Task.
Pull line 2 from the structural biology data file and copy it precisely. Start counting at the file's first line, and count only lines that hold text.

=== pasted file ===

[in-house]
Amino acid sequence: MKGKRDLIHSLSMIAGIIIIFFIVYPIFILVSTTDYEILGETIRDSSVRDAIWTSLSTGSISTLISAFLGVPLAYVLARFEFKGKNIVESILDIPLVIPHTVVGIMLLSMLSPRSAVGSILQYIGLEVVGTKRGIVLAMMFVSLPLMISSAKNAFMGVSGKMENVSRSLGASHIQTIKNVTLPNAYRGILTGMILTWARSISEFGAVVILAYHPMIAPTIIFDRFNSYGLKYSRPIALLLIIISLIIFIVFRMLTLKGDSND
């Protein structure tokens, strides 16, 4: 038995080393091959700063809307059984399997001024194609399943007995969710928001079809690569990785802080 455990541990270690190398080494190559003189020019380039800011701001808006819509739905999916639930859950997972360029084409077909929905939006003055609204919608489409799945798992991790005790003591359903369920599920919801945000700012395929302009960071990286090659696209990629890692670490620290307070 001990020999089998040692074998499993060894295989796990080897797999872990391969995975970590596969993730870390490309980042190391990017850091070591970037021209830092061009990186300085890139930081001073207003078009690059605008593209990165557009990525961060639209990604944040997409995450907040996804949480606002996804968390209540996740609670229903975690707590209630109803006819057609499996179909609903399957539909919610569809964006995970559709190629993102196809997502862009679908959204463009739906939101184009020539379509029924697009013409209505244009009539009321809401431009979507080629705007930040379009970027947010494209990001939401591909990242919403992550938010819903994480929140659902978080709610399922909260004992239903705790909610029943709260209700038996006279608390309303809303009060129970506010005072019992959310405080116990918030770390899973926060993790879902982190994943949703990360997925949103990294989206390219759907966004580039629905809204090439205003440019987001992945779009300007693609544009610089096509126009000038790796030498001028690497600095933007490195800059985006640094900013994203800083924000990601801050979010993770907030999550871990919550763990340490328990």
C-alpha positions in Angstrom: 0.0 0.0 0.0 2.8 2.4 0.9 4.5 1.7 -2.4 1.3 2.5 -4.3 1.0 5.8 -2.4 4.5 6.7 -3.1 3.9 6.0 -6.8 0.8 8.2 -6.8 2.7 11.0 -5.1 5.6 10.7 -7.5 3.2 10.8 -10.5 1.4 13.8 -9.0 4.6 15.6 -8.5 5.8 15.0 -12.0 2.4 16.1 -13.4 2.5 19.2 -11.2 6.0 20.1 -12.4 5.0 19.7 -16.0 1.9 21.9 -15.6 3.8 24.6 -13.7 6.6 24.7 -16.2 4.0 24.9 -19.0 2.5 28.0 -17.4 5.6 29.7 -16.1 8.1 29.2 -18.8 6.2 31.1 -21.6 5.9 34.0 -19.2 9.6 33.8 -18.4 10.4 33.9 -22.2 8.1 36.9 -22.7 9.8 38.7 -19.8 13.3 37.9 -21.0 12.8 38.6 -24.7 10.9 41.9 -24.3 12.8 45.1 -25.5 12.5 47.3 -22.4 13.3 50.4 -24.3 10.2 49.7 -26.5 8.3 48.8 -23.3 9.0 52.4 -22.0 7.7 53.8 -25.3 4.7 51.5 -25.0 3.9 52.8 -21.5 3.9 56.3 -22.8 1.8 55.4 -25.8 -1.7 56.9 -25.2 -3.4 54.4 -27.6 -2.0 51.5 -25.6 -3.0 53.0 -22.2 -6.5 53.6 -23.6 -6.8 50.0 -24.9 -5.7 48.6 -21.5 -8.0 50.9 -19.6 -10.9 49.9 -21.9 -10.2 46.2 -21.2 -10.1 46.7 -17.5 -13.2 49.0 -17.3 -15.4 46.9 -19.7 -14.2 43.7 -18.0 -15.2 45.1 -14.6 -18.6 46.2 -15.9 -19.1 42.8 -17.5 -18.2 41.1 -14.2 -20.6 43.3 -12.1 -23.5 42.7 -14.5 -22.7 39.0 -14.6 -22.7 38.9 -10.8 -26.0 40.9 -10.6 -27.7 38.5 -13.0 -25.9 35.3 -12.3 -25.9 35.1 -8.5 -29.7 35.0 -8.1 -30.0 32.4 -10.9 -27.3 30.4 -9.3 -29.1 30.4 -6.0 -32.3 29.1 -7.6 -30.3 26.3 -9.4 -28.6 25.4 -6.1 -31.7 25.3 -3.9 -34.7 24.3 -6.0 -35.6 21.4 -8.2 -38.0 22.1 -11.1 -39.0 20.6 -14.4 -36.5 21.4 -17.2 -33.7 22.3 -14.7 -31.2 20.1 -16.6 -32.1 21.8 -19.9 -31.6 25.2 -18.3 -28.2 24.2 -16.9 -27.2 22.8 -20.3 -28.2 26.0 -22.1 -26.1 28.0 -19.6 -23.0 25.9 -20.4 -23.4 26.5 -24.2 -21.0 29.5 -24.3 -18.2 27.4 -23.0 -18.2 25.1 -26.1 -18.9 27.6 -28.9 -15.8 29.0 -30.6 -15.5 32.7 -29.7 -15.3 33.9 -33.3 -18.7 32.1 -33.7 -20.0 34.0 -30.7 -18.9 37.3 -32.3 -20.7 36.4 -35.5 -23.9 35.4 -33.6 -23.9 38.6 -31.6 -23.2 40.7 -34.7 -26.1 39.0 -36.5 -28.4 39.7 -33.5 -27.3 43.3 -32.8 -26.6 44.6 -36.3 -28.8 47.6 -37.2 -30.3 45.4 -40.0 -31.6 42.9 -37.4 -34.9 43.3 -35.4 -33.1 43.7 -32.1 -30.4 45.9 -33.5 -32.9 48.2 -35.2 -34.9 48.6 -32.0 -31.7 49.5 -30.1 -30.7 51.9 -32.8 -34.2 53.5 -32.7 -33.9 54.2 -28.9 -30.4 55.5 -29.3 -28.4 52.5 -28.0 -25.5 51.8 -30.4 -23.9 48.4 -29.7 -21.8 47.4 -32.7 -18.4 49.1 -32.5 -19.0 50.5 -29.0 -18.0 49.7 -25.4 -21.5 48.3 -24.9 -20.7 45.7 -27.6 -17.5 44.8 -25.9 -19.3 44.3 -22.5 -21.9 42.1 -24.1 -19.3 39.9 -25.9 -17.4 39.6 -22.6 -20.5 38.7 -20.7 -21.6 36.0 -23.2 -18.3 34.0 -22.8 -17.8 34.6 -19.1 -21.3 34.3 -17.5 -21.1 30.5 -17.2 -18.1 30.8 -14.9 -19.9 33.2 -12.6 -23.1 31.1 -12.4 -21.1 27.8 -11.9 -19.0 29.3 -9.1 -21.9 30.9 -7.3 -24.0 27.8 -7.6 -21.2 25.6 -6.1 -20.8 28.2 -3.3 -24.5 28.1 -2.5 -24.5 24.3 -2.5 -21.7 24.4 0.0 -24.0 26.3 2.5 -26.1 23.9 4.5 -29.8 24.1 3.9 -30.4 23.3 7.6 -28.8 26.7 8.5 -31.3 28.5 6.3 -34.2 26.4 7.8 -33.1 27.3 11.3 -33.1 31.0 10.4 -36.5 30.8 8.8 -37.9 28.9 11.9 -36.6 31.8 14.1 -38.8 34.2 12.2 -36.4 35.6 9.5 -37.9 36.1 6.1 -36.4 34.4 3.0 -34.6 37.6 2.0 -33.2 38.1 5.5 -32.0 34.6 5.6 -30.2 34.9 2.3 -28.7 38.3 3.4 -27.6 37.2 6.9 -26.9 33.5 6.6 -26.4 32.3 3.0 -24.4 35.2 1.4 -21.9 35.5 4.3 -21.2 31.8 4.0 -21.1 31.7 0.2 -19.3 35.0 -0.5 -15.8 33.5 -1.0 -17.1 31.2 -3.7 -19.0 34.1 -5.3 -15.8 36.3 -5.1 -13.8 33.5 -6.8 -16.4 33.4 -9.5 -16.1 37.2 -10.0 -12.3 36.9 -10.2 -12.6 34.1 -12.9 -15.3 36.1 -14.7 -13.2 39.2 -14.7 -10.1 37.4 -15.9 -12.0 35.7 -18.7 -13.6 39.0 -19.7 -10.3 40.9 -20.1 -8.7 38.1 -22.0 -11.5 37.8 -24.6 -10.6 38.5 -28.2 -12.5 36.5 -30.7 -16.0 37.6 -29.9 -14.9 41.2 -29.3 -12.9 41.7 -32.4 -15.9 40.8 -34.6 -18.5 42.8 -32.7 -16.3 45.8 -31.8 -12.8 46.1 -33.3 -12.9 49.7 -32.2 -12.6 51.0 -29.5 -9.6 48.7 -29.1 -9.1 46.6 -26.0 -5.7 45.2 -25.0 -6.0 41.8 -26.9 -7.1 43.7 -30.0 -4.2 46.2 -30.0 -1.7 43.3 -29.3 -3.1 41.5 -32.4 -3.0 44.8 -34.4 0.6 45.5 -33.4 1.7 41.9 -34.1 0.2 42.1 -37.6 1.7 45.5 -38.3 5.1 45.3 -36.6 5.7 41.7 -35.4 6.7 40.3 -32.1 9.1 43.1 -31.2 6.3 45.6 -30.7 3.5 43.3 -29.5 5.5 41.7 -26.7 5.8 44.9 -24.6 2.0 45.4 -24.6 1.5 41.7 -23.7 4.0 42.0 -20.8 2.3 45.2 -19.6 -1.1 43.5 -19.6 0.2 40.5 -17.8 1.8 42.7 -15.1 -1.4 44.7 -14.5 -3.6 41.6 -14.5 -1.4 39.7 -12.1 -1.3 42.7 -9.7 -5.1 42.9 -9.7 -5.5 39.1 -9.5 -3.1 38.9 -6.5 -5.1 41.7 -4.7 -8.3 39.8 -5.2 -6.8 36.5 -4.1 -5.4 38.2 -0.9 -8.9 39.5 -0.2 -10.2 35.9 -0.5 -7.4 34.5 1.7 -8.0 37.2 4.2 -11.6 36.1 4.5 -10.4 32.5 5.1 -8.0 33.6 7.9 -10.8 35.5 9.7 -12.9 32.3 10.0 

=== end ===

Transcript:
Amino acid sequence: MKGKRDLIHSLSMIAGIIIIFFIVYPIFILVSTTDYEILGETIRDSSVRDAIWTSLSTGSISTLISAFLGVPLAYVLARFEFKGKNIVESILDIPLVIPHTVVGIMLLSMLSPRSAVGSILQYIGLEVVGTKRGIVLAMMFVSLPLMISSAKNAFMGVSGKMENVSRSLGASHIQTIKNVTLPNAYRGILTGMILTWARSISEFGAVVILAYHPMIAPTIIFDRFNSYGLKYSRPIALLLIIISLIIFIVFRMLTLKGDSND